Shigeto has been nothing but busy. In addition to developing and touring with his new live act, the Shigeto Live Ensemble, the Detroit-based producer – real name Zach Saginaw – is already set to release his second EP this summer. Besides consistently putting in work in the studio and releasing new music, he also runs the label Portage Garage Sounds which includes a heavy catalogue from Detroit’s most cutting edge electronic producers: Charles Trees, Pablo Ruiz, and US DnB mainstay Osborne to name a few.
Shigeto’s musical background is in jazz drumming, and his early releases, an experimental medley of lazy house and hip-hop beat tapes, reflect this. Despite his jazz background, Shigeto is no stranger to throwing down hard-hitting records and sets; his recent Equalizer mix – an all-vinyl set at a warehouse rave released on Ghostly’s – was all hard ‘90s techno. He took the opportunity to explore this more club-oriented sound on his first release this summer, Shigeto EP, on Vanity Press Records.
While this record is not as hard-hitting as Equalizer, the tracks would all be appropriate to hear on a good night out. Long synth chords gently break over pitched down jungle and jazz breaks while soft, deep kicks hold the crazy, un-quantized patterns together like glue. The first two tracks, “Jetsettin” and “Pusher” are more spacey and ambient, while the B-Sides, “Alley Oop” and “New Course,” are more punchy.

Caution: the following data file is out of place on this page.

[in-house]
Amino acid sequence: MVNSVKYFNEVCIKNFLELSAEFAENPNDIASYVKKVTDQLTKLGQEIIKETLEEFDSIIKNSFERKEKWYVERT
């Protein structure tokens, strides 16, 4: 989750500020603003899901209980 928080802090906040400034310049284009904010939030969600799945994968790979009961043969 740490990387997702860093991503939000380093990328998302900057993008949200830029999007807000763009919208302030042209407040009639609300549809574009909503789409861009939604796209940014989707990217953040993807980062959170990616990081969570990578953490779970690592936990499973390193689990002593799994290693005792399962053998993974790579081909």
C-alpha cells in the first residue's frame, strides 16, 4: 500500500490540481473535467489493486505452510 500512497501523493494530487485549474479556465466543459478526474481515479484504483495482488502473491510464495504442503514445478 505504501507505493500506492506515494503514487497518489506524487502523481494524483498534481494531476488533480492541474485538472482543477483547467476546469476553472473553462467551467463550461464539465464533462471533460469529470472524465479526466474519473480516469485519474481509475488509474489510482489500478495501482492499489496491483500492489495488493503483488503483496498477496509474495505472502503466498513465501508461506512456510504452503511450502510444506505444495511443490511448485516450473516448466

With the live ensemble, Shigeto has been exploring his early roots with jazz. The group–which consists of Shigeto, pianist Ian Fink, saxophonist Marcus Elliot, and often joined by Detroit house legend Andrés on the congas–has been hard at work promoting their upcoming album. Since releasing the single from their upcoming Time EP, the band has been playing gigs without rest, including upcoming dates at two of the Ghostly 20 year anniversary events in Chicago and LA, and a show at Sonar in Athens. The single, “MCW,” allows Shigeto to play his strengths; the song is a smooth mix of fast conga rhythms, a funky bass, ambient keys, and a lot of saxophone.
While the live ensemble is definitely unorthodox, it’s hard to say it’s particularly experimental. It still sounds danceable–there’s a rhythmic 4/4 kick and the snare hits on every two. Despite perhaps being unable to match up with the originality of more experimental live acts built on similar elements–like Jeff Mills and Afrobeat drummer Tony Allen’s collaboration or Mark Ernestus’ Ndagga Rhythm Force–Shigeto’s band leaves us with a track that has listeners anticipating the September release of Time.